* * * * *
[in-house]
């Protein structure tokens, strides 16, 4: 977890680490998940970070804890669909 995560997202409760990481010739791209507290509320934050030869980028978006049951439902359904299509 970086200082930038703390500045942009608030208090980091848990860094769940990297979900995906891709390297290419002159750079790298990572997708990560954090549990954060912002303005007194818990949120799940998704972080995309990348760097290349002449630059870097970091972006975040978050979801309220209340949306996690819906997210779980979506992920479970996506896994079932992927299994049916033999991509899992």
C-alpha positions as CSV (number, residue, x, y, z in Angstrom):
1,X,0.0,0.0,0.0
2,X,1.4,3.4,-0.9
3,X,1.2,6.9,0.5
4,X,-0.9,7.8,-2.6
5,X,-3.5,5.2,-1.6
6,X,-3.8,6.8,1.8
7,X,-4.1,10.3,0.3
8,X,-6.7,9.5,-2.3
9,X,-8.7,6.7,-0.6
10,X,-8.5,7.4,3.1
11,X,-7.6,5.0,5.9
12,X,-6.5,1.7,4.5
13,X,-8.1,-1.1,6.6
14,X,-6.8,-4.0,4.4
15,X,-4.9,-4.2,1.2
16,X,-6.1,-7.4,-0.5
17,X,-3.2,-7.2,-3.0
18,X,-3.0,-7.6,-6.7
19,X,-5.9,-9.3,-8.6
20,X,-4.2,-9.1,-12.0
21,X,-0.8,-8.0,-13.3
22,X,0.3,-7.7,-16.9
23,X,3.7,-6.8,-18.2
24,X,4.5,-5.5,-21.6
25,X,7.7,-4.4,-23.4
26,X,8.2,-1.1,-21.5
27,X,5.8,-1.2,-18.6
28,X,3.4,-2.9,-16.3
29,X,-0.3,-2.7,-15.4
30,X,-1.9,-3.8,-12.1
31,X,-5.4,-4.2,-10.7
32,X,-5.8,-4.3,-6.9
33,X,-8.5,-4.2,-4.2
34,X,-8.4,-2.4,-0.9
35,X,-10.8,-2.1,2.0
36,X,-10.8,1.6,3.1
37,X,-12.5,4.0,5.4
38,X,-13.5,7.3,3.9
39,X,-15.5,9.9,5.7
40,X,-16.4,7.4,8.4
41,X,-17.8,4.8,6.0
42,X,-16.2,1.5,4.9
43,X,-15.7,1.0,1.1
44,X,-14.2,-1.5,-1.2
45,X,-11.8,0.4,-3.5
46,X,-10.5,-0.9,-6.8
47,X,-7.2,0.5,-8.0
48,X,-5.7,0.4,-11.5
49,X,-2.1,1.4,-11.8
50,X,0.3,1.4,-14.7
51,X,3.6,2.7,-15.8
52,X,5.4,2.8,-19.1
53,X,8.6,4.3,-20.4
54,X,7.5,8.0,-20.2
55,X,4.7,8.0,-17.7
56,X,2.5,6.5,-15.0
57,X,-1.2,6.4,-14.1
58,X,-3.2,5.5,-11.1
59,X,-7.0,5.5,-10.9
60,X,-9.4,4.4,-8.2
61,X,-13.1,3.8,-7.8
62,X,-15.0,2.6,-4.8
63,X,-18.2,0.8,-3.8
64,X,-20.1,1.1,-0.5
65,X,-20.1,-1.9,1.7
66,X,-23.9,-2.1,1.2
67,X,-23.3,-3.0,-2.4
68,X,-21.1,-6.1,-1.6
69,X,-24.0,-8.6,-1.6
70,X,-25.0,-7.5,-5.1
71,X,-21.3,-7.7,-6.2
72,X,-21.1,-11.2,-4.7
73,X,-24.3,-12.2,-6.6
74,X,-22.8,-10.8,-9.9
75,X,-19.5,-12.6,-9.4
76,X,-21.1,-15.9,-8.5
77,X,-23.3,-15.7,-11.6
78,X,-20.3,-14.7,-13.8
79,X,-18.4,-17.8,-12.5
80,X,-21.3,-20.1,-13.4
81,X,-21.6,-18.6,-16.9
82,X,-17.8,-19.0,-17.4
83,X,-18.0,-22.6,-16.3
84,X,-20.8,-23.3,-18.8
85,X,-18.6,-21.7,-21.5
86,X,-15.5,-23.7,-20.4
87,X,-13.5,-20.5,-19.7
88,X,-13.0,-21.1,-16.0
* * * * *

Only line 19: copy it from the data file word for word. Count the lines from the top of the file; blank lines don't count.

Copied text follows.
16,X,-6.1,-7.4,-0.5